National Republican Senatorial Committee Chairman Jerry Moran (Kan.) predicted Thursday that talk about impeachment and suing President Obama will not have a negative impact on Republicans in the battle for the U.S. Senate.
Echoing comments made by House GOP leaders earlier in the week, Moran said Democrats have driven impeachment chatter to boost fundraising. He called it a "fake threat."
"I don't see that this topic of conversation becomes something that's any real threat and therefore I can't imagine that it can become any significant challenge for us," said Moran.
Moran said he knows of "no Republicans that are talking about impeachment. People who are talking about impeachment are the Democrats."
The House on Wednesday voted along party lines to move ahead with plans to sue President Obama for using executive powers to alter the federal health-care law. Moran brushed off questions about the lawsuit, saying House leaders are the ones who should be asked about their decisions.
Obama slammed House Republicans on Wednesday for trying to sue him. House Democrats' campaign arm has been trumpeting its record-setting online fundraising pace since talk of the lawsuit first surfaced about a month ago.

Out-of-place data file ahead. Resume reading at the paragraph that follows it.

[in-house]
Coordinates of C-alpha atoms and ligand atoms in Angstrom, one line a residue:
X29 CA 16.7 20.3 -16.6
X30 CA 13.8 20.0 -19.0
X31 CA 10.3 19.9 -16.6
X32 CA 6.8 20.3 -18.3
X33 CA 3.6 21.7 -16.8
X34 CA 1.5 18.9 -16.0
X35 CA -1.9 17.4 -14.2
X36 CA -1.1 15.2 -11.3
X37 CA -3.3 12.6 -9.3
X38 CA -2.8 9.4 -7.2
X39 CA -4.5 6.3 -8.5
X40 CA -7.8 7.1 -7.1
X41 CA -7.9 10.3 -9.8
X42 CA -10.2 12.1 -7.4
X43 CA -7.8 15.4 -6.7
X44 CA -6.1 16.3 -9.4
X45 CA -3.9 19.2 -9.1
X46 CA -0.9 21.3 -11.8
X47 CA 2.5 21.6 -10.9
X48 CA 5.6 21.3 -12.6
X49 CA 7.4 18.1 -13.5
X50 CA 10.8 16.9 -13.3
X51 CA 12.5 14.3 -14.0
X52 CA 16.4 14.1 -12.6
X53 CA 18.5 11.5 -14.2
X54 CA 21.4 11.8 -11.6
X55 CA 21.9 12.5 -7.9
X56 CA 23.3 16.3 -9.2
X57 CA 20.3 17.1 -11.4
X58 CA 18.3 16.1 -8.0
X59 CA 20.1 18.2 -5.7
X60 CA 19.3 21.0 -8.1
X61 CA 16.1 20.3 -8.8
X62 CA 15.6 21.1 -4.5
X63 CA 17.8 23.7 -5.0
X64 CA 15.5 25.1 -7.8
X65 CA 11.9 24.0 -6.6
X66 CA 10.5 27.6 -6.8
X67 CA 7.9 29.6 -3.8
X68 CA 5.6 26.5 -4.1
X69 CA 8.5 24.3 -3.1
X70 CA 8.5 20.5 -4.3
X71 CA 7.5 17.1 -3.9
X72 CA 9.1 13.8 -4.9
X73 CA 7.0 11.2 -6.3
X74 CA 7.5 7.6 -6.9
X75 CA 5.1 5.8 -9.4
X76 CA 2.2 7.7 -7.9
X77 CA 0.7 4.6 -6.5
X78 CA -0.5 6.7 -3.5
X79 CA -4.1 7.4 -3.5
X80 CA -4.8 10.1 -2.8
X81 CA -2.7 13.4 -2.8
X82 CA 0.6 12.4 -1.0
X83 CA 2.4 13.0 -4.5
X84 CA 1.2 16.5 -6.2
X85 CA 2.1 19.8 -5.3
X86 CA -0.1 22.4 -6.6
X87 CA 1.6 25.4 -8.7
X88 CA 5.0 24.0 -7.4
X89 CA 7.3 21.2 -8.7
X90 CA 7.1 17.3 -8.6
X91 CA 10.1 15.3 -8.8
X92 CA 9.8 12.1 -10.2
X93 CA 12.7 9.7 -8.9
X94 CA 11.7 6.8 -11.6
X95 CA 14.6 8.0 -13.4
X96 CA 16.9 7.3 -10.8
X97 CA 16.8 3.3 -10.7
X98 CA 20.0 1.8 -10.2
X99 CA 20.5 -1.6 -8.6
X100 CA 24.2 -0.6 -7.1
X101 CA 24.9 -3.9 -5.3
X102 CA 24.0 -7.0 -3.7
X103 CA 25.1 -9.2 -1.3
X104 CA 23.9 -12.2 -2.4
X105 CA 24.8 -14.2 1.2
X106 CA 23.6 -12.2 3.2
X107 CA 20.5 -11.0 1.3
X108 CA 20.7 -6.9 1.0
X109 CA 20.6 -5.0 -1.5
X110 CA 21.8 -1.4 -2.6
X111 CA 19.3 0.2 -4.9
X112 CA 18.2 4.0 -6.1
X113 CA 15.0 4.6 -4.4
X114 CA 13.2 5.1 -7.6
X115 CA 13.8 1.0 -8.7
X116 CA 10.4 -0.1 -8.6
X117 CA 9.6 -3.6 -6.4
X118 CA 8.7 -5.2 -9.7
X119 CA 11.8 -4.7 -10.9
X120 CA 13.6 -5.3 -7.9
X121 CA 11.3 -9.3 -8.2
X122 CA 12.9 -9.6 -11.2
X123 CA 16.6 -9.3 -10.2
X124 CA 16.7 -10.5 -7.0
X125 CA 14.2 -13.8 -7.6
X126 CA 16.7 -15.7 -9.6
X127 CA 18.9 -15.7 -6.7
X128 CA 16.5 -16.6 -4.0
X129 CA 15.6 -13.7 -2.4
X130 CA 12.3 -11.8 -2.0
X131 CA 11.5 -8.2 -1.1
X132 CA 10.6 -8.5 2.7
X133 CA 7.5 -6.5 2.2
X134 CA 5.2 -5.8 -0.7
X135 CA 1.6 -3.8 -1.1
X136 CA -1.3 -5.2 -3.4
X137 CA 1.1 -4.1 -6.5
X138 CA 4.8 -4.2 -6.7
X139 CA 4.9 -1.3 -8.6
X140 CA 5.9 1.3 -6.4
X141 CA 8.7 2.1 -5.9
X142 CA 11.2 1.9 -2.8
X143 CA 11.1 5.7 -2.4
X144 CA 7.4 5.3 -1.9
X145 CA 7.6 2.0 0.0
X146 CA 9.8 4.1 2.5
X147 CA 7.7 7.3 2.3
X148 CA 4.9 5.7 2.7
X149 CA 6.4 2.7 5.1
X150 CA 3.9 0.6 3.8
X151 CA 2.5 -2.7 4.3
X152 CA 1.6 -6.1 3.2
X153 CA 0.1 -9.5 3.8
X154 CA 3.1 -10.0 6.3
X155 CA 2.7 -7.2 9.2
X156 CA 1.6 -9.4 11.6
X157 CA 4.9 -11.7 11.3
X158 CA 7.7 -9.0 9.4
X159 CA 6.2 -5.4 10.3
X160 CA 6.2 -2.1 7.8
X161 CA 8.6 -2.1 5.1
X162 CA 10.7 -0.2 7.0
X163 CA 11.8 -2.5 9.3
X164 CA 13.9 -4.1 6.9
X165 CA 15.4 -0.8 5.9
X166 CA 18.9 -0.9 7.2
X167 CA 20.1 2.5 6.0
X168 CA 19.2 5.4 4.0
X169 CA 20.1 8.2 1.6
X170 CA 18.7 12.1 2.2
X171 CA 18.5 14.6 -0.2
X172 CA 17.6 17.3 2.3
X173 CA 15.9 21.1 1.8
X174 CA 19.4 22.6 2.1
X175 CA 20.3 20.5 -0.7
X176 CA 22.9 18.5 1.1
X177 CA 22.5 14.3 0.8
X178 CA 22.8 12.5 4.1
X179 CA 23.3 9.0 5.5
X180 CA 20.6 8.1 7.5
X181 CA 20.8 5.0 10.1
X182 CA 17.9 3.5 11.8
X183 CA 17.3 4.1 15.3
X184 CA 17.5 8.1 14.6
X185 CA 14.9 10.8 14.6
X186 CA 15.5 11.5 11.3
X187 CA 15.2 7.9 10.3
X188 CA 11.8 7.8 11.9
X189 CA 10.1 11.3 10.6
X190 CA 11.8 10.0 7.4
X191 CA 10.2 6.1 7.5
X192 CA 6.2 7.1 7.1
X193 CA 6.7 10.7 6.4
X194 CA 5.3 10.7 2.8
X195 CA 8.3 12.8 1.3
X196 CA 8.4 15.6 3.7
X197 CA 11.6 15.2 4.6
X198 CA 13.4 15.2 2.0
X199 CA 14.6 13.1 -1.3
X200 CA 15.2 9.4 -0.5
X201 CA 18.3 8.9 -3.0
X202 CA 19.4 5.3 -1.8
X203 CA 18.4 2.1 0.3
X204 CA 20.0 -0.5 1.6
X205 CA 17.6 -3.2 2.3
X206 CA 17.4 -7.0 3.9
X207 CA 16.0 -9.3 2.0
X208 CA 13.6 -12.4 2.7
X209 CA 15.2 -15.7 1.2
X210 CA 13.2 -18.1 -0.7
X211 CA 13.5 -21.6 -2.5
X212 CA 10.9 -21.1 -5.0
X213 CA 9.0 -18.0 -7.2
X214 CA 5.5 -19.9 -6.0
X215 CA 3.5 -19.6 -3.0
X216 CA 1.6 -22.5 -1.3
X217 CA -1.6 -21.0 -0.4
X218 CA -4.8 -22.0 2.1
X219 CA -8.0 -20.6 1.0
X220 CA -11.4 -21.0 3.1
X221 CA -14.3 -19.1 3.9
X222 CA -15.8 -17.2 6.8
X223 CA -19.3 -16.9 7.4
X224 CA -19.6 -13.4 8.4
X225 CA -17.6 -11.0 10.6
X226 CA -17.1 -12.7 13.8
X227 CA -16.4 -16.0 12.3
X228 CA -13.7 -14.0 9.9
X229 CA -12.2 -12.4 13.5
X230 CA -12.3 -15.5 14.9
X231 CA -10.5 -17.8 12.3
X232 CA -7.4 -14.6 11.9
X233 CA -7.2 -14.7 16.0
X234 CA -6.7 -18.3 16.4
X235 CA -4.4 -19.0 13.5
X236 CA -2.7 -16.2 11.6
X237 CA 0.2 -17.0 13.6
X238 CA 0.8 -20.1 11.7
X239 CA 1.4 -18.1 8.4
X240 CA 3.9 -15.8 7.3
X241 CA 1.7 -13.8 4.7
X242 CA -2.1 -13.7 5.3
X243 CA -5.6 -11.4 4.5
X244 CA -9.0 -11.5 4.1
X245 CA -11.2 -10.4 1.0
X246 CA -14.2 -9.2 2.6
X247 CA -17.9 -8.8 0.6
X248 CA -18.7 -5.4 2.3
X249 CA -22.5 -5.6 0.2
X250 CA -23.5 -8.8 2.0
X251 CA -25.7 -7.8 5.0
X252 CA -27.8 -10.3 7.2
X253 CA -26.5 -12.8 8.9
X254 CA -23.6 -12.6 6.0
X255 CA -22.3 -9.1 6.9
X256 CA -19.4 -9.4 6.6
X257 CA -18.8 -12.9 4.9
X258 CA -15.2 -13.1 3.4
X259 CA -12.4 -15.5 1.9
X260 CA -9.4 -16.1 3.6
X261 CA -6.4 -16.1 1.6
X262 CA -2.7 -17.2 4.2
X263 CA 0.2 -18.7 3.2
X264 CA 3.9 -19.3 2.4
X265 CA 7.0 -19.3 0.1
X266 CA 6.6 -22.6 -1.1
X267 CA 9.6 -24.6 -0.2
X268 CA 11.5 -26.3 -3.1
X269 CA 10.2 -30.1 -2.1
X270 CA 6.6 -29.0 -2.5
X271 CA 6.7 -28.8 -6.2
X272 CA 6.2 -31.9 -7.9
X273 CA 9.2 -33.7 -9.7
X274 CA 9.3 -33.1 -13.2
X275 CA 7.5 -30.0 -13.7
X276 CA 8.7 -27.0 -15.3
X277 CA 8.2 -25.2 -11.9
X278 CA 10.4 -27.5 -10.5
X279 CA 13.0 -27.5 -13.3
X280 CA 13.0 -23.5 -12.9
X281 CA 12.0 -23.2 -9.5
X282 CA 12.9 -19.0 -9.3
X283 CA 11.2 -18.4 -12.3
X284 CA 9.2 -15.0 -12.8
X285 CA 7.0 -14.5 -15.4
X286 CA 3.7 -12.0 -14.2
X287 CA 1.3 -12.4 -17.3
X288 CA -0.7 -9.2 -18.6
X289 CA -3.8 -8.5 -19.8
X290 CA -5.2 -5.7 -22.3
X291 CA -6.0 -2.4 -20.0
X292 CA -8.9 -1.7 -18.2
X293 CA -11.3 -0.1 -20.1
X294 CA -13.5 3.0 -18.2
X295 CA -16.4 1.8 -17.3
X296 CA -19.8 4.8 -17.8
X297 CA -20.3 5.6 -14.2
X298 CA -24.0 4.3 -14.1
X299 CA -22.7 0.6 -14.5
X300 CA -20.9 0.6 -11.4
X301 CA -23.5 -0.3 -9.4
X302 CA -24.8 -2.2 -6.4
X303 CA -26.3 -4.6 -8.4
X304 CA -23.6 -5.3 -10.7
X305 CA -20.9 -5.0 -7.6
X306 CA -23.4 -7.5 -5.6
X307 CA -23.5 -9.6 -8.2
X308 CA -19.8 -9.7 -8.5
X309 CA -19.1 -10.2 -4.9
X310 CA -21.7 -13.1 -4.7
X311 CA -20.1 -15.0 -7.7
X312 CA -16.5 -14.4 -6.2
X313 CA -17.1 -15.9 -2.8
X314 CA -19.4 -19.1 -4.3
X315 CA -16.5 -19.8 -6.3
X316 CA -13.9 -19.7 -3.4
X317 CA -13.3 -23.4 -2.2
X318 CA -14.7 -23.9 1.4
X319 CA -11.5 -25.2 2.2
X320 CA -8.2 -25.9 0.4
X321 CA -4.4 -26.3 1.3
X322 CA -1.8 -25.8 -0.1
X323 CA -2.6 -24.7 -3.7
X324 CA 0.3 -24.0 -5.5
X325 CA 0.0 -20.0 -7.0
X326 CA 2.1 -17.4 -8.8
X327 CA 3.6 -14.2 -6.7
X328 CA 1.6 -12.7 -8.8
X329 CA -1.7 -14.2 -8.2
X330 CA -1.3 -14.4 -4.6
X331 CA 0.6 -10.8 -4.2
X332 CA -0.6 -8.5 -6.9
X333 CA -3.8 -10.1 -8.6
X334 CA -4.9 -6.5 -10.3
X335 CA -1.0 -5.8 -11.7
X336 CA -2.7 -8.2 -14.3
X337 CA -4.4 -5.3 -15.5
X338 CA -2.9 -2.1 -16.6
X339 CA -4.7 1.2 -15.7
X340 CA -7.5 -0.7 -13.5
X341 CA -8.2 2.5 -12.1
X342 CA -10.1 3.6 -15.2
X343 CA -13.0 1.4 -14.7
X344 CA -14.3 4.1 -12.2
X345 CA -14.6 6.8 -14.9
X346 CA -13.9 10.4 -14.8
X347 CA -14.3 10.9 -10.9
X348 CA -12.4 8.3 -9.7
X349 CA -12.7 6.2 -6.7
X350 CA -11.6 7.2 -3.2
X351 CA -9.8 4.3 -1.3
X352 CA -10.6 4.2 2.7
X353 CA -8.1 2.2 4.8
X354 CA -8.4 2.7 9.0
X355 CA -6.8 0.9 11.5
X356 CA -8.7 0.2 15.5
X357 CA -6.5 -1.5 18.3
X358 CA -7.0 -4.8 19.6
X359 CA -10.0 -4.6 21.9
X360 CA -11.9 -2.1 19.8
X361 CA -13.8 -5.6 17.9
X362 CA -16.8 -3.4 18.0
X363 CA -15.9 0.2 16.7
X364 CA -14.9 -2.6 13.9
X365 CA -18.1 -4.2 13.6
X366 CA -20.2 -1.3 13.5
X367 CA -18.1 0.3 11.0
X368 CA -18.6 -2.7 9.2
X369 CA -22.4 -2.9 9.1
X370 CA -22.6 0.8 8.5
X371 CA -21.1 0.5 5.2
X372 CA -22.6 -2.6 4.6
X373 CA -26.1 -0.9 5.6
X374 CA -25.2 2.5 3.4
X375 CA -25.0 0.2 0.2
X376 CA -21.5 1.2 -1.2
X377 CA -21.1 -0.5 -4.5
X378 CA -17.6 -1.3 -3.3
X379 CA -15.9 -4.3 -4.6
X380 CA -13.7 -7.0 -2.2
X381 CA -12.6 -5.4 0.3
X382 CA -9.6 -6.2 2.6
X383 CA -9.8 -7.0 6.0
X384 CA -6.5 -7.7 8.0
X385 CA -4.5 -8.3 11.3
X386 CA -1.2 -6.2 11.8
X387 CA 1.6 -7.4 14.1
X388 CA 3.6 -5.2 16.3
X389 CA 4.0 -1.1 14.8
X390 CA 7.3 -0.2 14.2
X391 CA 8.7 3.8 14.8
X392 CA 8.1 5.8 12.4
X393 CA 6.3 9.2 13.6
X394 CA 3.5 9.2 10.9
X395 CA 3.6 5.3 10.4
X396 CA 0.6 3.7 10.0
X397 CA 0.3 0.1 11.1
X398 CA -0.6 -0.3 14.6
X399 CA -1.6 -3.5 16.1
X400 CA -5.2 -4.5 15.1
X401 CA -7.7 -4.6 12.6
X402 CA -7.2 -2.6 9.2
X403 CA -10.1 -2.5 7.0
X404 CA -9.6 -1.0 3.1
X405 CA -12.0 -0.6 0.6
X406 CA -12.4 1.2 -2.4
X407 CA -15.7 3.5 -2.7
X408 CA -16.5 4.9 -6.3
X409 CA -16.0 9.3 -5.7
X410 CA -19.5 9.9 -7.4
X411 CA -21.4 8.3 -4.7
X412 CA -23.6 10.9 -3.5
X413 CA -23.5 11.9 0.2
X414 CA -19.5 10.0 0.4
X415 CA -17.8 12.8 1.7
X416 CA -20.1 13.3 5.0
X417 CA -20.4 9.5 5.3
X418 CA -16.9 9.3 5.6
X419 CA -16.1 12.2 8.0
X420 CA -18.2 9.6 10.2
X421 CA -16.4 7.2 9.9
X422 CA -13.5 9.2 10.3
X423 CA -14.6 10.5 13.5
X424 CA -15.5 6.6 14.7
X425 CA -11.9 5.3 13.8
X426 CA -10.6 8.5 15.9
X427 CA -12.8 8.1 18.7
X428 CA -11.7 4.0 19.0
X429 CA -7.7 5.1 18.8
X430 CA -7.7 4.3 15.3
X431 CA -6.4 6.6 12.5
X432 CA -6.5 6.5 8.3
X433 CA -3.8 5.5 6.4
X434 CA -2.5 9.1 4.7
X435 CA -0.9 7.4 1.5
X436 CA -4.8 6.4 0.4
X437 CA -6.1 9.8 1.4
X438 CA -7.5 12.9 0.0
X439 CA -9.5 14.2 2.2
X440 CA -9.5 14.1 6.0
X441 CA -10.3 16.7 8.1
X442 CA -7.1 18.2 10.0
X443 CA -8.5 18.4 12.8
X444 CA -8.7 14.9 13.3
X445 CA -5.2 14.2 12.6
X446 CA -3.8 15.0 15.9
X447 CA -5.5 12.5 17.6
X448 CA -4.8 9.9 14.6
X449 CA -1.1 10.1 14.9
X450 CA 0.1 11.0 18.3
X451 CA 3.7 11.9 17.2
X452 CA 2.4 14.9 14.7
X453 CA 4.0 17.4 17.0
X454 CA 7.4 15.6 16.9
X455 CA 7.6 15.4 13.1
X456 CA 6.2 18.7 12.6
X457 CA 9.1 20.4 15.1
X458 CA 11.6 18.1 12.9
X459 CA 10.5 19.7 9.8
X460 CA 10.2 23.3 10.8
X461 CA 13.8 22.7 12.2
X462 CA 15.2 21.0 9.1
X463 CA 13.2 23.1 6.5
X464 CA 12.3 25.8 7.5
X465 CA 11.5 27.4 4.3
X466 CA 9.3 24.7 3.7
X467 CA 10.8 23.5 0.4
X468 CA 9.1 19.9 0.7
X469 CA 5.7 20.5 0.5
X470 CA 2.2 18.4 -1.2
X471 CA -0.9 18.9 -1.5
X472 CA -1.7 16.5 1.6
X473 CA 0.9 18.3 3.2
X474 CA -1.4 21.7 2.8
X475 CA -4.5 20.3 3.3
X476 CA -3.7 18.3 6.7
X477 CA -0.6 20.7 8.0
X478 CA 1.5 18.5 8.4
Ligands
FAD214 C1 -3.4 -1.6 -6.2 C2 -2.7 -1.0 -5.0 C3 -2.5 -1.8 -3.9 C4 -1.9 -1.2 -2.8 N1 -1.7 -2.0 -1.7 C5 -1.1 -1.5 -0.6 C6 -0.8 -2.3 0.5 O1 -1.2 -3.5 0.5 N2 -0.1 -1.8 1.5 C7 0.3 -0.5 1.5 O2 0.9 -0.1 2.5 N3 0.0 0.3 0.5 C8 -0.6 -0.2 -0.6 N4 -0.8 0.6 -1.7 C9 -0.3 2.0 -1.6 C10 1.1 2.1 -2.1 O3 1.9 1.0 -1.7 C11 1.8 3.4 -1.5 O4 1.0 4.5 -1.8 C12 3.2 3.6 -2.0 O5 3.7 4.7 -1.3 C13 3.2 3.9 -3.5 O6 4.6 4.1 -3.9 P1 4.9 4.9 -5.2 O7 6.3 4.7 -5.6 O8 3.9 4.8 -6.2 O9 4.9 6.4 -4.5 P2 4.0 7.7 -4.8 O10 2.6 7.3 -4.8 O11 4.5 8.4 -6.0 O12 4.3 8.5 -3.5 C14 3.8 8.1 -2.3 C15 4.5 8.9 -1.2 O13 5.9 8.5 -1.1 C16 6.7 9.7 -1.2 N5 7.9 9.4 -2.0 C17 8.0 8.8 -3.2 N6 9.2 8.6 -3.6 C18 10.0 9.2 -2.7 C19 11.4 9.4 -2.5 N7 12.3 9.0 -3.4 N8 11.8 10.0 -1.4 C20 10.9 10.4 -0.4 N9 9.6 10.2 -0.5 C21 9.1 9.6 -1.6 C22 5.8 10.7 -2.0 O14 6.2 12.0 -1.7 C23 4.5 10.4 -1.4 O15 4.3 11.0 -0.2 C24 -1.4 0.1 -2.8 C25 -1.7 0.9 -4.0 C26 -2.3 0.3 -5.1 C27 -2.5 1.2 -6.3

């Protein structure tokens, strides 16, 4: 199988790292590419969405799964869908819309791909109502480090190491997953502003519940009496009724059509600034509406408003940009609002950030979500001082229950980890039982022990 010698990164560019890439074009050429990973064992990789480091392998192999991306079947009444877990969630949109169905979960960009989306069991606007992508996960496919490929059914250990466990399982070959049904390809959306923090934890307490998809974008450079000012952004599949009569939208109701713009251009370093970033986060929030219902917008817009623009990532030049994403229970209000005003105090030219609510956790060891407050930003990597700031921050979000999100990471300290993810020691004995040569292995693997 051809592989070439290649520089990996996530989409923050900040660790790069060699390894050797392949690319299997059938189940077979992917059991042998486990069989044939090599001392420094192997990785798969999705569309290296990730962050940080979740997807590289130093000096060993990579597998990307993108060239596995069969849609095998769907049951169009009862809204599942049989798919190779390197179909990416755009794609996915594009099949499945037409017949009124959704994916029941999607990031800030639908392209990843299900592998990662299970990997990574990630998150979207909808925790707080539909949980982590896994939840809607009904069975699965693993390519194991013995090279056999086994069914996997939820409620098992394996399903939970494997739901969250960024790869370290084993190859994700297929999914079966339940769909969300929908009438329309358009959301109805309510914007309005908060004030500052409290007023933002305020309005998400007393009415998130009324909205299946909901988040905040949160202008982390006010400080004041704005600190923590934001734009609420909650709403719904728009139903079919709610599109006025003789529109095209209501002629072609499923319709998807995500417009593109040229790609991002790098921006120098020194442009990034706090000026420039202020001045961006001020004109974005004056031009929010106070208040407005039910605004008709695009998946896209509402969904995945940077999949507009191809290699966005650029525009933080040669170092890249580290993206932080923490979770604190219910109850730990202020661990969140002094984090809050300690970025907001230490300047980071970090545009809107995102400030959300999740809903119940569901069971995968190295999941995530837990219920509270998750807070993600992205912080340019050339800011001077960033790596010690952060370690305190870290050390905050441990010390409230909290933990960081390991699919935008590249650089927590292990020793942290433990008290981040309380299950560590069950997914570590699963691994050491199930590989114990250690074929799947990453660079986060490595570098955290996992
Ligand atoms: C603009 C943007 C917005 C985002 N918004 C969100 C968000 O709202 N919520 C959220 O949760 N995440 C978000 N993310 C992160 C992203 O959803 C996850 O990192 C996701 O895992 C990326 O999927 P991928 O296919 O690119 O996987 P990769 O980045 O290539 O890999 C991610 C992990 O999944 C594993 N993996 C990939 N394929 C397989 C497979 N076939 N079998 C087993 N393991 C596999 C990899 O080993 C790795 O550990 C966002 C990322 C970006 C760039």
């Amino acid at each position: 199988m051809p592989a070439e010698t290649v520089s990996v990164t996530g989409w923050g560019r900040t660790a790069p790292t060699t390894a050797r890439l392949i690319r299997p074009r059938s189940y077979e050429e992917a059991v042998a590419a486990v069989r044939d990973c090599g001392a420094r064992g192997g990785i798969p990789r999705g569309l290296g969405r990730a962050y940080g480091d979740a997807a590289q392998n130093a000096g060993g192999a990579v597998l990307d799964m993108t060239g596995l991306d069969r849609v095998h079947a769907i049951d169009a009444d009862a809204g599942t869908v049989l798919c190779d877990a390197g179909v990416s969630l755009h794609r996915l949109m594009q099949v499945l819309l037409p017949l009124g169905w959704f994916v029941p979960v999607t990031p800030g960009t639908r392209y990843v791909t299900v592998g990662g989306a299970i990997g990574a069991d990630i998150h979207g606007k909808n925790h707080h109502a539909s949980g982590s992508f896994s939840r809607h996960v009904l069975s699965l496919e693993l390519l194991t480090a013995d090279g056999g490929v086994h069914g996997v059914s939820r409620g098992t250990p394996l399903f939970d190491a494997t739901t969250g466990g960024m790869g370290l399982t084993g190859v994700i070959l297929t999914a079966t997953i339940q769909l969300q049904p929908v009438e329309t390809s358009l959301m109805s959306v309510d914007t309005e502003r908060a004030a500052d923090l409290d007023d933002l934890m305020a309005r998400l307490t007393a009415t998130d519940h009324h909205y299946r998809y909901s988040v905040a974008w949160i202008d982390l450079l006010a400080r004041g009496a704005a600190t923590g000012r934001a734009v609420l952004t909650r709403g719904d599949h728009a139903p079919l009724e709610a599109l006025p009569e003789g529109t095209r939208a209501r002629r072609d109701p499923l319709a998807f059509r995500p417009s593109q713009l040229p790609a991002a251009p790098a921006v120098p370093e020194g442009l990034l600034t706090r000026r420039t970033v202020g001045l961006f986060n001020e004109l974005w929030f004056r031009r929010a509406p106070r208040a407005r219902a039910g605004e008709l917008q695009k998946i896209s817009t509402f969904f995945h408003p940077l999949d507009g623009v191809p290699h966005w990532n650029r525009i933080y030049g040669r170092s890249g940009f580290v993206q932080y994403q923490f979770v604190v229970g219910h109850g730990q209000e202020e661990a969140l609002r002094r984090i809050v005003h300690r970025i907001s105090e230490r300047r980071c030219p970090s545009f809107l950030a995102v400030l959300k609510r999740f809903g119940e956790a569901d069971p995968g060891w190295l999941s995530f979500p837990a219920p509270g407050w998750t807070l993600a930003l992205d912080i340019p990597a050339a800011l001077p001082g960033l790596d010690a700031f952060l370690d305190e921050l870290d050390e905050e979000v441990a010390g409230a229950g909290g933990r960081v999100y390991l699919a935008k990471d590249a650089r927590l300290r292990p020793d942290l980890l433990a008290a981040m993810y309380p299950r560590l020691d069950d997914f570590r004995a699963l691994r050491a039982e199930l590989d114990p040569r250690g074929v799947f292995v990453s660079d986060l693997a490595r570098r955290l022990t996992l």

Democrats have also raised money off impeachment calls. While the GOP establishment does not want to impeach Obama, some conservatives like Sarah Palin are advocating it.
Republicans need to gain six seats to win back the Senate majority. Moran expressed confidence about Republican chances in Montana, South Dakota and West Virginia, conservative states where Democratic senators are retiring. He also mentioned Louisiana, Arkansas, North Carolina and Alaska, all states Mitt Romney won where Democratic incumbents are running for reelection.
"We have significant opportunities. History is on our side," said Moran.
Republicans are defending seats in Kentucky and Georgia, where Democrats have recruited capable candidates. Moran said he feels good about Senate Minority Leader Mitch McConnell's chances in the Kentucky. He said the NRSC has not donated money to McConnell at the leader's request.
"What is going to transpire in Kentucky is is going to be determined by Sen. McConnell and his campaign team," said Moran.